MUKILTEO — Under the stars at Lighthouse Park, Bernie Busch illuminated much more about the beach than the flashlights people were carrying.
Busch, 71, was one of the volunteer Washington State University Extension Beach Watchers helping lead an educational walk during a low tide in late February. It’s a passion he’s indulged since retiring 10 years ago from a career in social work.
“Now, who can tell me where the sea star’s eyes are?” Busch asked a group of children gathered around a tide pool. “I’ll give you a hint — they have five eyes.”
The fact that sea stars have eye buds, capable of seeing shapes and shadows, on the tips of their arms didn’t shock the elementary-school-aged kids as much as Busch’s next revelation.
Did you know, he said, that sea stars take their stomachs partway out of their bodies to feast on mussels and other critters?
“Ew! That’s kind of gross,” exclaimed one boy.
“Not by sea-star standards,” countered another.
Other beach walks have featured Edmonds’ waterfront and Snohomish County’s Kayak Point Regional Park south of Stanwood.
Despite his detailed descriptions of life in the tidal zone, Busch did not train in biology.
During his career in social work, he had a private practice in Richland focusing on adolescents and families.
“I decided I needed something different in retirement,” he said. “Instead of mental health, it’s Puget Sound health. I’m still dealing with educating and I’m still dealing with nurturing.”
WSU Extension provided him the opportunity. The university’s local Beach Watchers program trains volunteers to teach children and adults about the near shore.
Busch, like other participants, received 100 hours of training from scientists, teachers, regulators and other experts.
WSU’s local extension also provides a more condensed course for people interested in becoming beach naturalists. It offers 13 hours of training in exchange for a commitment to volunteer for at least 10 hours.
“You don’t have to be a scientist or any of these things to volunteer,” said Chrys Sacco Bertolotto, who coordinates the program. “That’s what the training provides is that baseline so everybody can be comfortable and accurate in what they share with the public.”
Beach Watchers started in Island County in 1989, and in Snohomish County in 2006. The naturalist component is newer. More than 100 people now participate locally as Beach Watchers and about 30 as beach naturalists, Bertolotto said.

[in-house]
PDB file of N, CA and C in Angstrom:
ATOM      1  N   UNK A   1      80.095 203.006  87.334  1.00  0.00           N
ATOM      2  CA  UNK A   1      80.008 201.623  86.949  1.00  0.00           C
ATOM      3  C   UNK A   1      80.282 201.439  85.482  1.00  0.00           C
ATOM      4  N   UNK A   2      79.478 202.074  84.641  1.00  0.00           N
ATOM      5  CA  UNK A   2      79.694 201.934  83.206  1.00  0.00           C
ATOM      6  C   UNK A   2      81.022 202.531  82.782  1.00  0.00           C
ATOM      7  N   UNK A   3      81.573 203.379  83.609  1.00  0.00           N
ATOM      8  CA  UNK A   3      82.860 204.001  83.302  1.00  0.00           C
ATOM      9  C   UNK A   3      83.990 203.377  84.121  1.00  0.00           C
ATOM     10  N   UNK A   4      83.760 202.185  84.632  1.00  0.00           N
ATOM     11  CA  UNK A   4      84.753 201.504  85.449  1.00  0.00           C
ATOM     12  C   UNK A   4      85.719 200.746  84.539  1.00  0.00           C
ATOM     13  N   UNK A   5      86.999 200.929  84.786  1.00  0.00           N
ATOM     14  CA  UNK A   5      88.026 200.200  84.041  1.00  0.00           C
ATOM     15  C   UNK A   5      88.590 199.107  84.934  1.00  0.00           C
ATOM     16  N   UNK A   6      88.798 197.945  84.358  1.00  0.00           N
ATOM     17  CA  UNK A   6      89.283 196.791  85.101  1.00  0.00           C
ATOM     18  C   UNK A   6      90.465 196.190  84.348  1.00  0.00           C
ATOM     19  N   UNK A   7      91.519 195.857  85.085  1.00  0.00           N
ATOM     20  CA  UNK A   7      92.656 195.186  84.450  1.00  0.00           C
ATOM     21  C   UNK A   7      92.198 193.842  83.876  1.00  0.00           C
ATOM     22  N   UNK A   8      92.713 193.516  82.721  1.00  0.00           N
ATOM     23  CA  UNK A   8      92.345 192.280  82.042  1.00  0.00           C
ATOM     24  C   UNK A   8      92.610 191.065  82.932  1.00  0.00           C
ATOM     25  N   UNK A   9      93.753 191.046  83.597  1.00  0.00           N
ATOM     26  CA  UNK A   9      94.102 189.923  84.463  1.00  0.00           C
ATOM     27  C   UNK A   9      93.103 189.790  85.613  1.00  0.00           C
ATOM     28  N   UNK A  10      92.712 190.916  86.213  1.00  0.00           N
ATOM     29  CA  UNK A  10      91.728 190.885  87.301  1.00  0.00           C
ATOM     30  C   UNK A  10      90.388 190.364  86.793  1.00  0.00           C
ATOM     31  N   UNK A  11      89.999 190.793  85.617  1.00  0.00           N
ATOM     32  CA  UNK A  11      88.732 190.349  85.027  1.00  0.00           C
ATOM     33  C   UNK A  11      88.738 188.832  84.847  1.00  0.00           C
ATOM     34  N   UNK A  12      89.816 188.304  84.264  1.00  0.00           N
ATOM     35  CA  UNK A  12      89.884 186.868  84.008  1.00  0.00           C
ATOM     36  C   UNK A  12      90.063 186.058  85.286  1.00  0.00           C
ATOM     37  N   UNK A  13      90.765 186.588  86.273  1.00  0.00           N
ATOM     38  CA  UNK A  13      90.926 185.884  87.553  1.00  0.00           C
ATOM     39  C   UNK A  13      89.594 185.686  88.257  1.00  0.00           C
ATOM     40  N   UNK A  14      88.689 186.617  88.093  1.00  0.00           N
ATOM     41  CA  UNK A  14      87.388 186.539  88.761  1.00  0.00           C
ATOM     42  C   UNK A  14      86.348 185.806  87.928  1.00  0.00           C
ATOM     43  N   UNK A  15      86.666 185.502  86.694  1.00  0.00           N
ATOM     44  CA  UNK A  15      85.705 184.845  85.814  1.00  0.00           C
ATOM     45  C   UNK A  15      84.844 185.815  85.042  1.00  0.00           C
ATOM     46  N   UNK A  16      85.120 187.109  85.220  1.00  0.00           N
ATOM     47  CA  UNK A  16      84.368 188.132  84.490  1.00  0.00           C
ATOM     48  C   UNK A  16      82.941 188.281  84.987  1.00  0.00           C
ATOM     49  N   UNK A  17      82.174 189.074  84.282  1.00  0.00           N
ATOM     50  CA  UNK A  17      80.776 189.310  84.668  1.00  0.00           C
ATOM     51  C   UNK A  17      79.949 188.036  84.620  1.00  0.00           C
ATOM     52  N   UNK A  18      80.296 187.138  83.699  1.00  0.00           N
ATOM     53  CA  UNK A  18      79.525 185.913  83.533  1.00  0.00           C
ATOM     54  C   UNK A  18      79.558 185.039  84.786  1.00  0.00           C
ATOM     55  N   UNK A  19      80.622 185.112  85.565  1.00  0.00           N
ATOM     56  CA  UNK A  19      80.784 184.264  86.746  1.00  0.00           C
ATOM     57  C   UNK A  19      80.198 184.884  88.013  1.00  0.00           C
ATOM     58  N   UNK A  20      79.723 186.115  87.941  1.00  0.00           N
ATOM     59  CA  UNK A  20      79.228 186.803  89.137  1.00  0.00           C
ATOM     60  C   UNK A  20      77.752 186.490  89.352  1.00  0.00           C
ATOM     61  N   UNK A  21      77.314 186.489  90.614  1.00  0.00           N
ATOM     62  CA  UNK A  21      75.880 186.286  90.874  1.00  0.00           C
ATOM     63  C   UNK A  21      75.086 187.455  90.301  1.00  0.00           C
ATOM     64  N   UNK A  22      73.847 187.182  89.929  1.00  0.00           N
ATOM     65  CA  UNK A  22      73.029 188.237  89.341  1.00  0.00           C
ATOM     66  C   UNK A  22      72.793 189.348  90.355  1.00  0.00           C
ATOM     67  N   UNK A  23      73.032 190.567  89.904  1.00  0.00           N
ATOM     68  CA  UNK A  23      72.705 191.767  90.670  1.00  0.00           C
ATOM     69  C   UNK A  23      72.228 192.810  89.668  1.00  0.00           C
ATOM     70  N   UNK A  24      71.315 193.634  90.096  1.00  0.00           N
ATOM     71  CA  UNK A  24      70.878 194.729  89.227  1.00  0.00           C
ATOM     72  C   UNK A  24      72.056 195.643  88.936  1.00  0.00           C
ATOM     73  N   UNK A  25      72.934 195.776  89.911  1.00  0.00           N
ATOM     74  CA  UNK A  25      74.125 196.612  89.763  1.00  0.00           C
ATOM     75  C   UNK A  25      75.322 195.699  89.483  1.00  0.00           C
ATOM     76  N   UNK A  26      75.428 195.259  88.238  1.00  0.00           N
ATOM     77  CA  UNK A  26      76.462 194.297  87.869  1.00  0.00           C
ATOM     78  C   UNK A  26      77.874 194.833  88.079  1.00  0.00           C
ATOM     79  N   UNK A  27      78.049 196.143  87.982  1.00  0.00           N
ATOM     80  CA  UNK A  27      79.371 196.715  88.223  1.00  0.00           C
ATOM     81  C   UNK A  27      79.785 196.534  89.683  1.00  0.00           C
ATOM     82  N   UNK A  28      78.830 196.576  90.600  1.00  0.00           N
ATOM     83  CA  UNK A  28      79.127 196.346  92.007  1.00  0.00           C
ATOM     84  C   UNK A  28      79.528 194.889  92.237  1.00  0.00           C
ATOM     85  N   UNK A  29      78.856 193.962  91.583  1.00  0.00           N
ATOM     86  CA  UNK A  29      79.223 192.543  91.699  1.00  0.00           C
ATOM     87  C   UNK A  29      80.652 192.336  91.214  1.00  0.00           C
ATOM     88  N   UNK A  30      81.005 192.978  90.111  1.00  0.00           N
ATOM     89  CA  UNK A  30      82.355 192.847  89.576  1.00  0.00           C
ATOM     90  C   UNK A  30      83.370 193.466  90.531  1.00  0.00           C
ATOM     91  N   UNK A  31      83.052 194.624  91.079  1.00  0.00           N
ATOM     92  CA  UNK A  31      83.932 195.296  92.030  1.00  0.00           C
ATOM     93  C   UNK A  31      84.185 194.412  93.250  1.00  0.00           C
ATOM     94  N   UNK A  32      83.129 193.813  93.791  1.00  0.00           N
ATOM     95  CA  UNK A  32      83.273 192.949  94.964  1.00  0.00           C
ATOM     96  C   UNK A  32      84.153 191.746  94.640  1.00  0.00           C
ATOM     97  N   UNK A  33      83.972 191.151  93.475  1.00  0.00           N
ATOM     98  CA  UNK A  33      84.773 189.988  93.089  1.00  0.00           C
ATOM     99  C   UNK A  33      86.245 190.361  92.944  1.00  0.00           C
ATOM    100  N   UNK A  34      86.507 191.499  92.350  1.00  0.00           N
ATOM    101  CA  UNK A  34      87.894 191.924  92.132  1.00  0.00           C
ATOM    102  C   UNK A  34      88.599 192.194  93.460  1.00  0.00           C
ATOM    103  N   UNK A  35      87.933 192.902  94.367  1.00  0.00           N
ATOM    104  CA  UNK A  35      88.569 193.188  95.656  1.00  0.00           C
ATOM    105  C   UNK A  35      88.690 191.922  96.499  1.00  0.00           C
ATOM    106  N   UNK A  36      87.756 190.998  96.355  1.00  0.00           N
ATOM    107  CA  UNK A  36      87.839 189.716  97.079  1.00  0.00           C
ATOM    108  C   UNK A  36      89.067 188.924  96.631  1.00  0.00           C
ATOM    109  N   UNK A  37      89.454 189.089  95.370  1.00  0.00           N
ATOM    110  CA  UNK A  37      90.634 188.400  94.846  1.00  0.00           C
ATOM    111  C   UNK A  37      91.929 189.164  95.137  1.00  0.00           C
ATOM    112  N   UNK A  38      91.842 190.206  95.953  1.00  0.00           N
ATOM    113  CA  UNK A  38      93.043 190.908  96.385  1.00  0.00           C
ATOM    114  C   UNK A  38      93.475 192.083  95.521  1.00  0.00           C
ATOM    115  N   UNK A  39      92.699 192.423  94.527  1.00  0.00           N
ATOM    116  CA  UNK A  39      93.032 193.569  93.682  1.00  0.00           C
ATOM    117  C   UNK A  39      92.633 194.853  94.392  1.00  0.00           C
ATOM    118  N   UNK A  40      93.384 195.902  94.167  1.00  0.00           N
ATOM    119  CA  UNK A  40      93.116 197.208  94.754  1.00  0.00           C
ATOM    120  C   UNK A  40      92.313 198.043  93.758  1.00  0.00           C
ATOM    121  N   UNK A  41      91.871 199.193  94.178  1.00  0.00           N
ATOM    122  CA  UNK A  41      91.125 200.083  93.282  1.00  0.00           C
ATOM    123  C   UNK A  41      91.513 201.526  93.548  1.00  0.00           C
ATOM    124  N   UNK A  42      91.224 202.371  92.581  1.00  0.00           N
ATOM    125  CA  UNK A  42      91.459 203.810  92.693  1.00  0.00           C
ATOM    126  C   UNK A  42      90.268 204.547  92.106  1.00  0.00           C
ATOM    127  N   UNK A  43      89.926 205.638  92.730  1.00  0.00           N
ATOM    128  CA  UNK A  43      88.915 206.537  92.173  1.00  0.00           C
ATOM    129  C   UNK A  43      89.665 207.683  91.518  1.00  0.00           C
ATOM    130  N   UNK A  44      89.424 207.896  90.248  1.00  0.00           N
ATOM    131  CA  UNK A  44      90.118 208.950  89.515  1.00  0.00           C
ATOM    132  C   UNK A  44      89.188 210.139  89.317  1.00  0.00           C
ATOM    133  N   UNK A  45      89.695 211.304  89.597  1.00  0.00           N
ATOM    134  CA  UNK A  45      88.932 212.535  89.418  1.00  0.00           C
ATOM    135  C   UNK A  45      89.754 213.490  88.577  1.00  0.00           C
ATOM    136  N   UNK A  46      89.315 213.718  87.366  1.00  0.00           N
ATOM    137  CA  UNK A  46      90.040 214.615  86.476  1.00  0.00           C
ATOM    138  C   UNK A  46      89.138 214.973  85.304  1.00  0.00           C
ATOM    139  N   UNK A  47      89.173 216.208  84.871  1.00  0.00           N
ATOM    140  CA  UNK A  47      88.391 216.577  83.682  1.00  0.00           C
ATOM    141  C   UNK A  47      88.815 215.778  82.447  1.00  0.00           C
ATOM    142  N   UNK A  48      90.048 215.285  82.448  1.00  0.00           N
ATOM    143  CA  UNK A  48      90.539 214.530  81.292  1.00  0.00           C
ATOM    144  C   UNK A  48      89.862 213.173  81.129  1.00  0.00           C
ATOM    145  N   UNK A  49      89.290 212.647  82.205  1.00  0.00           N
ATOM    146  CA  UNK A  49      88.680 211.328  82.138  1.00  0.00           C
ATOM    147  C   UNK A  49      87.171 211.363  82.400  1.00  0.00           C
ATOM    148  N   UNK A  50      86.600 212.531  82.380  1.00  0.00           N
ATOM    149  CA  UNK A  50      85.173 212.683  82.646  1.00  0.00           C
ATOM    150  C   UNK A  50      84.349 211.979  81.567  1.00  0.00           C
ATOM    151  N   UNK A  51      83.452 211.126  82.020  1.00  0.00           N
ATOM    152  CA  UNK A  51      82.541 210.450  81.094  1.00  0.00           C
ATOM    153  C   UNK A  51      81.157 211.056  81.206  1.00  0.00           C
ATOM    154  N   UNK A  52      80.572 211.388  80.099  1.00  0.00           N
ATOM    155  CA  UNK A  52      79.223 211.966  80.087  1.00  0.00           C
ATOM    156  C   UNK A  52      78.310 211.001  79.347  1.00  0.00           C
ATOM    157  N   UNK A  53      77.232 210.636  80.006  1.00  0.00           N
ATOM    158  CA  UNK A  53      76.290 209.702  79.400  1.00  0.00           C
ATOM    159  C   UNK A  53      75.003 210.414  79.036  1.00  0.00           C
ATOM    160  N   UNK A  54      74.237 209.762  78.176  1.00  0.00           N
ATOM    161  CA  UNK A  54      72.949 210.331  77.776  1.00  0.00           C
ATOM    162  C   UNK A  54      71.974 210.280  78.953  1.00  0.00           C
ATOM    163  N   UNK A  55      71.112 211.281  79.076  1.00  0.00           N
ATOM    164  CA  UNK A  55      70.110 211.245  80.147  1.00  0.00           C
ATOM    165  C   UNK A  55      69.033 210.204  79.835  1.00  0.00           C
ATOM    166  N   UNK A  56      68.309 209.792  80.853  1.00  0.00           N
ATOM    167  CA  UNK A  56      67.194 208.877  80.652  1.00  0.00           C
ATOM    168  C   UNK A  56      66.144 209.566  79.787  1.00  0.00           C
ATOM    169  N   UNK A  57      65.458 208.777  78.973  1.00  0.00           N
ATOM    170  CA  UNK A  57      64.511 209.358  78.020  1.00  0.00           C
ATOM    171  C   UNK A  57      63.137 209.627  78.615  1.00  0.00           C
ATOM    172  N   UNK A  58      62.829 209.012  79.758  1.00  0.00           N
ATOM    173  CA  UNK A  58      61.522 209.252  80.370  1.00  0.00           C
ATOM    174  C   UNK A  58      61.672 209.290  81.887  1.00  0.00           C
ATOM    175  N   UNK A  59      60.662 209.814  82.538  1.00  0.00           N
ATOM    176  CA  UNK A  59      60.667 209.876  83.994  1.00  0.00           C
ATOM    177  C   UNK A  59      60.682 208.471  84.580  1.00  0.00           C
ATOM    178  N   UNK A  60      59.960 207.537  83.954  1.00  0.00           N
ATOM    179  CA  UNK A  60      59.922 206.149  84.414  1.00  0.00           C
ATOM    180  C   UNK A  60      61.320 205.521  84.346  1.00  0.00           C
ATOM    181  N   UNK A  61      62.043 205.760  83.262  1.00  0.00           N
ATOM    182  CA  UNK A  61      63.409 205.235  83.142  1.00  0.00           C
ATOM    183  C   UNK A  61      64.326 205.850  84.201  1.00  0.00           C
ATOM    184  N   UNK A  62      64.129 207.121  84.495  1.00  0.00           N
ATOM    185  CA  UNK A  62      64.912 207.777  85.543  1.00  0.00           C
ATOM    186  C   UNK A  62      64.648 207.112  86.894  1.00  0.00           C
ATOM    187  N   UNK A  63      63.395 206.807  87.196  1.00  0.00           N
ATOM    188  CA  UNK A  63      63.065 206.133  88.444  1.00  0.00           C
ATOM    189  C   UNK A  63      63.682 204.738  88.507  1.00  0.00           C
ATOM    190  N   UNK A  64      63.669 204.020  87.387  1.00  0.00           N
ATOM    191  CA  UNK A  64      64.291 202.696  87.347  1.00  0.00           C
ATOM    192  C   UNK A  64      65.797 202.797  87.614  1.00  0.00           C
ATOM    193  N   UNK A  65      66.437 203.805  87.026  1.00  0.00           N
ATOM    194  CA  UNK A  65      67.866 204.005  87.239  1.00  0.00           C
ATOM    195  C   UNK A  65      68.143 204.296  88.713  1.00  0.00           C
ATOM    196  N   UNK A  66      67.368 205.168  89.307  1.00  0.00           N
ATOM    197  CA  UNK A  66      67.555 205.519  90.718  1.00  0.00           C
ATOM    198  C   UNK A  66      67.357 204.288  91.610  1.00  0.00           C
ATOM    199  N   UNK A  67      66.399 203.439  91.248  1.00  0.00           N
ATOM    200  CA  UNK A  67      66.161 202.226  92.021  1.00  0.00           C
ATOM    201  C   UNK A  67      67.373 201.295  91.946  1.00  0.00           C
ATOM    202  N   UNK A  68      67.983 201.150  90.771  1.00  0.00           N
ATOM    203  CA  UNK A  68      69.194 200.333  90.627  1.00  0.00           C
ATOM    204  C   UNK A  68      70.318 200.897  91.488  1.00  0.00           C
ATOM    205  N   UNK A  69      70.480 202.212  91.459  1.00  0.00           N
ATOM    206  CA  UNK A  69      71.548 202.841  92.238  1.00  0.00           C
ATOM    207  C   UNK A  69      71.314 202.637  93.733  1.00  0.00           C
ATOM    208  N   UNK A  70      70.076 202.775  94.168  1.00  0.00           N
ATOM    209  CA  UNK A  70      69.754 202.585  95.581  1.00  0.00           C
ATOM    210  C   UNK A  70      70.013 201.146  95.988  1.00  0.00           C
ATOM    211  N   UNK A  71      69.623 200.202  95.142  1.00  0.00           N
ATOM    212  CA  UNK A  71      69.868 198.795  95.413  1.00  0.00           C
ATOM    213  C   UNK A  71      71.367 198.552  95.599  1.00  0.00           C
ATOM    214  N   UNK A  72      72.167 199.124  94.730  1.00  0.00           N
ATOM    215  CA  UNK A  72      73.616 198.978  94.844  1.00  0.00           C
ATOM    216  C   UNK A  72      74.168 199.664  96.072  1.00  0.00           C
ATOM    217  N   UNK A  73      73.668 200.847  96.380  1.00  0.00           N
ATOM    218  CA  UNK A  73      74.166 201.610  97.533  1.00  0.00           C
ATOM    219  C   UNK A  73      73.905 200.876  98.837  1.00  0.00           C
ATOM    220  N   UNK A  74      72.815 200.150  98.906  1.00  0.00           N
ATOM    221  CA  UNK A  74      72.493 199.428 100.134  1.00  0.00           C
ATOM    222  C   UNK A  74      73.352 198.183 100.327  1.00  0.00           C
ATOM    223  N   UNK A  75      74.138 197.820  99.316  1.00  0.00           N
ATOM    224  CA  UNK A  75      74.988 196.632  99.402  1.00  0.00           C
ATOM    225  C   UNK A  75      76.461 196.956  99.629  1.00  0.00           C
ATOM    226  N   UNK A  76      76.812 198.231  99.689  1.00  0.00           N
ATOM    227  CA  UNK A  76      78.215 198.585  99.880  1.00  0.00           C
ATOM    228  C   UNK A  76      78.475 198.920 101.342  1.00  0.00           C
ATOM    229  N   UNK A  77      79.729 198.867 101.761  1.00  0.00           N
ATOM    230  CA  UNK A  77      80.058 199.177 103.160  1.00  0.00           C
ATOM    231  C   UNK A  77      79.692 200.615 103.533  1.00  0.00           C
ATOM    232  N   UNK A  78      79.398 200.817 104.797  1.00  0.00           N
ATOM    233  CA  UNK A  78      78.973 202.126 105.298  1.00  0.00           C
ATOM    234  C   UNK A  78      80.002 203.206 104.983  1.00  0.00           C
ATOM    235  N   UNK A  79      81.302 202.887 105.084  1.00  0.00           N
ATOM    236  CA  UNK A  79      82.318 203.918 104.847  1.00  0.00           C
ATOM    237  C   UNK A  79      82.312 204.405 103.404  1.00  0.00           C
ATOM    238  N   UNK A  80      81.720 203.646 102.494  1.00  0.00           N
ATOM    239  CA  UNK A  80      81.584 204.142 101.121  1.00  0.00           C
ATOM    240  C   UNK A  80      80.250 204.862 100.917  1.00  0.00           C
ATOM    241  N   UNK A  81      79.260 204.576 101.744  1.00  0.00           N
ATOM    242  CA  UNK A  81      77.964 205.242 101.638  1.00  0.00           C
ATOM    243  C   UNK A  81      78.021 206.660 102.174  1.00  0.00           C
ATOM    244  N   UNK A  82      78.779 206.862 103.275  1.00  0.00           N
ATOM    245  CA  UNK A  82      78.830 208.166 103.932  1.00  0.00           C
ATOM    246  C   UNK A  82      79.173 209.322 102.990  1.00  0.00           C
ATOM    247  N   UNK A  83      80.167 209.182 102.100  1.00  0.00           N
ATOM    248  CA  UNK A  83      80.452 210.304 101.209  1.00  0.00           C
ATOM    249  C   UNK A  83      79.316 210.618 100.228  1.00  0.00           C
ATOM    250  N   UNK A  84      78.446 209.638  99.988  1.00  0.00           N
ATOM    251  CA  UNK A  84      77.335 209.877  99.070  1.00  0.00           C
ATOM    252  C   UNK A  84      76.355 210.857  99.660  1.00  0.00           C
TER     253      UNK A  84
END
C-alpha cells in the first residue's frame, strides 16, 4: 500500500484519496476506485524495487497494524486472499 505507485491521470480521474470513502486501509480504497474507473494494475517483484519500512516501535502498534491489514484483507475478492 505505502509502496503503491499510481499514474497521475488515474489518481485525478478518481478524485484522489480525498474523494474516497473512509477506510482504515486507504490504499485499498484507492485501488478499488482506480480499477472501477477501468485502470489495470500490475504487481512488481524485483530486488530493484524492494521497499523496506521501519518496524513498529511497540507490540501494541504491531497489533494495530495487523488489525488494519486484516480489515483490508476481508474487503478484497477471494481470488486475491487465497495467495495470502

Busch, a Mukilteo resident, also volunteers at the Seattle Aquarium one day a week and as a beach naturalist for the aquarium during the summer.
During February’s excursion in Mukilteo, on a fortuitously dry night, Busch seemed to have a running commentary for every tide pool and trickle of water.
Those tiny fish camouflaged against the sand and rocks? Tide-pool sculpins.
The prehistoric-looking armored mollusk? That would be a chiton.
The slippery green patch on a rock?
“It’s a mass of eggs from a worm,” Busch said. “In that jelly are thousands and thousands of worm eggs.”
An estimated 125 people showed up that night.
They included nine children from a Camp Fire group based in south Everett. They were learning about pollution in Puget Sound and working toward earning an emblem called Trail to Environment. Sandra Christiansen, a Camp Fire club leader, said it was the first outing of this kind for many of the youngsters.
“The most interesting part for children is getting to see what’s under the water,” Christiansen said. “It’s nice that it’s free and there’s a really good turnout.”
Noah Haglund: 425-339-3465, email@example.com.
Anyone interested in becoming a beach naturalist through WSU Snohomish County Extension can sign up for 13 hours of training. In exchange, trainees are asked to volunteer 10 hours this spring and summer teaching school children and visitors to local beaches. Short applications and background checks are required. There is a $10 fee for materials.
More info: visit www.beachwatchers.wsu.edu/snohomish or call Chrys Bertolotto at 425-357-6020 or firstname.lastname@example.org.